Education coverage includes what's working, what's not working, how our kids are doing, how our college students are paying for their educations, the achievement gaps, teachers, students, parents, district schools, charter schools, private schools — and your contributions and opinions are welcome. 

Our weekly Education Newsletter highlights articles, blog posts, events, and links from TC Daily Planet and other local and national publications. Click here to subscribe. Click here to see current and archived issues.

Some specific focus areas for our education coverage:

• Who's Teaching in Minnesota? - licensure, certification, demographics
• Focus on Teaching - curriculum, standards, testing, Common Core, Focused Instruction, Aligned Learning
• GED and Adult Education - programs, students, teachers
Minneapolis Five-Year Enrollment Plan
Achievement Gap 

School Discipline

The Emperor's tattered clothes

Judging from the decibel level of parent and teacher complaints about what is occurring in St. Paul schools, you’d think the district administration and board members would be scrambling to address the concerns. Not so. Instead, they continue to march to their own tune, oblivious to what’s actually occurring in district classrooms. After all, they believe their new policies are working—it’s the carping stakeholders who can’t see the newly-wrought marvels.

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We remember Brown v. Board – now what?

Saturday, May 17, 2014, marked the 60th anniversary of the Brown v. Board of Education. This landmark Supreme Court decision determined that separate schools for Black and White students unconstitutional. As I reflect on this case and subsequent decision, attention must be paid to the “v.” or verses that connects an eight-year-old African American student, Linda Brown, to public education during that time. This detail serves to remind us of the oppositional history that existed for Black students because all kids are our kids, and equally important, why this history deserves constant consideration.

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Macalester adjunct faculty fight for fairness

With ballots to be sent out on June 3, the debate on whether or not contingent faculty at Macalester College should unionize is getting heated.

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COMMENTS OF THE WEEK | The fight to keep co-teaching at Lucy Laney

The classroom teacher, sitting on the floor, is Scott Teigland and the co-teacher is Sarah Stark (standing.) (Photo by Sarah Lahm)

We return this week to issues highlighted at Lucy Craft Laney Elementary School in north Minneapolis.

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Film provides students' views on standardized testing

The on-going national debate on standardized testing features a lengthy list of pros and cons. Proponents often cite the tests as “reliable and objective measures,” “inclusive and non-discriminatory,” and claim most parents approve. Not everyone agrees.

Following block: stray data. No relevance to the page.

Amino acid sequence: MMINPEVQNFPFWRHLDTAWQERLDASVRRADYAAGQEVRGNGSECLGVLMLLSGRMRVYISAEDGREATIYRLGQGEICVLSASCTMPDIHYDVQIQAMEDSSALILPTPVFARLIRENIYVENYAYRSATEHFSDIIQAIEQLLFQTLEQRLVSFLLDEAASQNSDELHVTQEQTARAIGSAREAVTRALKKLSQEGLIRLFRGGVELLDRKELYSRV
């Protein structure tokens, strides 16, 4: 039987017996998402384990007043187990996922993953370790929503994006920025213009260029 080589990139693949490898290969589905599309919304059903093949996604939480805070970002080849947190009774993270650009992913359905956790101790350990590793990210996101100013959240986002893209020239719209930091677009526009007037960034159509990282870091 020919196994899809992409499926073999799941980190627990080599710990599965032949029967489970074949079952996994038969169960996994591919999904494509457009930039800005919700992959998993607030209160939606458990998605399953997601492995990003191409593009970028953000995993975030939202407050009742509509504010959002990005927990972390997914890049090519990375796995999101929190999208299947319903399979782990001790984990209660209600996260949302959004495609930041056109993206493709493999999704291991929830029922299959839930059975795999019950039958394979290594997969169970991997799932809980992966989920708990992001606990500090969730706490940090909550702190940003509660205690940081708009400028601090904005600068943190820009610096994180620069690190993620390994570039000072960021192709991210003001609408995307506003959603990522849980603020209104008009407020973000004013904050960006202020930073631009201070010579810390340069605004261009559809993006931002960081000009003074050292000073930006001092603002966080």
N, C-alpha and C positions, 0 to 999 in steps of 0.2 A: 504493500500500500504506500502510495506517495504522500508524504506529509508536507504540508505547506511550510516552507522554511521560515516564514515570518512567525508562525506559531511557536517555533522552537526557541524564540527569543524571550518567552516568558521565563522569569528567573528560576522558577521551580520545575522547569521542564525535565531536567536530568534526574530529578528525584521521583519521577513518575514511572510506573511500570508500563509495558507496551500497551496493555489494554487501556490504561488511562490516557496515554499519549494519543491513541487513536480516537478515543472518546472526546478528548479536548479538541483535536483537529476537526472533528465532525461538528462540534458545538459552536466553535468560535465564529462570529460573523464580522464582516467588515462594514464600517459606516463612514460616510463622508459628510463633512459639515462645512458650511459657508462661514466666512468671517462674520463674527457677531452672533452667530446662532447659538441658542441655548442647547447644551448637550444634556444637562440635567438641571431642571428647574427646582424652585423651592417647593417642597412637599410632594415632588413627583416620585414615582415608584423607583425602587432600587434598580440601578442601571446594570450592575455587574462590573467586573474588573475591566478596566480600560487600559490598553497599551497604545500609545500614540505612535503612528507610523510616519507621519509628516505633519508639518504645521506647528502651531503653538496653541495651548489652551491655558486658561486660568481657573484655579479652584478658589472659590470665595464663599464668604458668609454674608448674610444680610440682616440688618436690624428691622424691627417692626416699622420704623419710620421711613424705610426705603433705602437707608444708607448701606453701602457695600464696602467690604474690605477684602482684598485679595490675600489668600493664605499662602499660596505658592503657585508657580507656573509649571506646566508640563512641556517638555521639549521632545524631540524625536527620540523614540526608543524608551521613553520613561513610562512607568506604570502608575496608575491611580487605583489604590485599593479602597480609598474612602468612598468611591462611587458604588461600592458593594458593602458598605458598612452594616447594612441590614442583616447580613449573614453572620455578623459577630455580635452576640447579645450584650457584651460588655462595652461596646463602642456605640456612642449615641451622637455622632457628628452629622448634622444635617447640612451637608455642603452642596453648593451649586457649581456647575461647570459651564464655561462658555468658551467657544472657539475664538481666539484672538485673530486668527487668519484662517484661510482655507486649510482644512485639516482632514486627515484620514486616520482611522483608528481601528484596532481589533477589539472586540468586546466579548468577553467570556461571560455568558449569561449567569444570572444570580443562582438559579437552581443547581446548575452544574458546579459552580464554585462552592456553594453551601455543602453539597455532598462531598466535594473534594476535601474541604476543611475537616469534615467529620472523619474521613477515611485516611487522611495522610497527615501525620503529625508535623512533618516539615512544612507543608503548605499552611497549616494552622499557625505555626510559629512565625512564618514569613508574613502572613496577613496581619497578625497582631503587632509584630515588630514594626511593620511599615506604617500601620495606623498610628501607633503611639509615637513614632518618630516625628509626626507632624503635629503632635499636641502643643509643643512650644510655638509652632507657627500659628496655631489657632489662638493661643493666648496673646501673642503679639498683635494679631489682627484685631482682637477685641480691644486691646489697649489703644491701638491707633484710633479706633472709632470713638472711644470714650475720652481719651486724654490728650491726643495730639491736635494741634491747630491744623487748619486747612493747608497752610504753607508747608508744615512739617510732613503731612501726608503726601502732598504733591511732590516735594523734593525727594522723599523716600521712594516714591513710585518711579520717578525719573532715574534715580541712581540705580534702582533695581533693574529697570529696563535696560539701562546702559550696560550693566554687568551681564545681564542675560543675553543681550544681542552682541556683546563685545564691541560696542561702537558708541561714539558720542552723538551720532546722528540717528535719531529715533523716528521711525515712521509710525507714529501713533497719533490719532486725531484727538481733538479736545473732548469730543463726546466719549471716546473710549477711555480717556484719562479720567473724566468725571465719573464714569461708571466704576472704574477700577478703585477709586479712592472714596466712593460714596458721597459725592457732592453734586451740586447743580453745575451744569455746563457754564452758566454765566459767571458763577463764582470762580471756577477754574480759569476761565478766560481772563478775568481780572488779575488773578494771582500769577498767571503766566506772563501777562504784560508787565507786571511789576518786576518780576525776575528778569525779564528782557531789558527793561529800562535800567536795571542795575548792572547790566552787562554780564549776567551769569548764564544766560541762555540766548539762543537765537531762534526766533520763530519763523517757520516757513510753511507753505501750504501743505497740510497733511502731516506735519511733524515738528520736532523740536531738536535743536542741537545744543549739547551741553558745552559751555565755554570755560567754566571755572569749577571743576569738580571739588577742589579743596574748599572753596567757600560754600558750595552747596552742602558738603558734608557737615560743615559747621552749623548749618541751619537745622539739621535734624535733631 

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Minnesota rallies in support of abducted Nigerian girls

A protester at a May 10, 2014 rally at the State Capitol in St. Paul, Minnesota carries a sign condemning the enslavement of Nigerian girls abducted by Boko Haram. (Photo: Senah Yeboah-Sampong/Mshale)

A May 10 rally condemning the abduction of more than 200 students from a school in Chibok, Nigeria brought members of the state’s Nigerian population and the broader African Diaspora together in St. Paul. Held in the State Capitol rotunda, speakers at the rally voiced concern for the victims, questions about the Nigerian government’s level of accountability, and the potential role the United States could play in securing their return.

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Urban League Academy plans to keep school open

The Urban League Academy finds itself like most the of students it seeks to educate – fighting against the odds.

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Take notice: Nigeria abductions are not an anomaly

Like many other people, I am outraged by the April 14 abduction of hundreds of young girls from their school in northeastern Nigeria by the insurgent group Boko Haram. The group attacked again on May 6, kidnapping eight more girls–this time from their homes–to prevent them from attending school. While we do not know exactly where the girls were taken or how they are being treated, it is likely that many of them will be raped and sold into sexual slavery. Some of the girls are as young as 12, and as a mother I can only imagine the nightmare the girls and their parents must be living.

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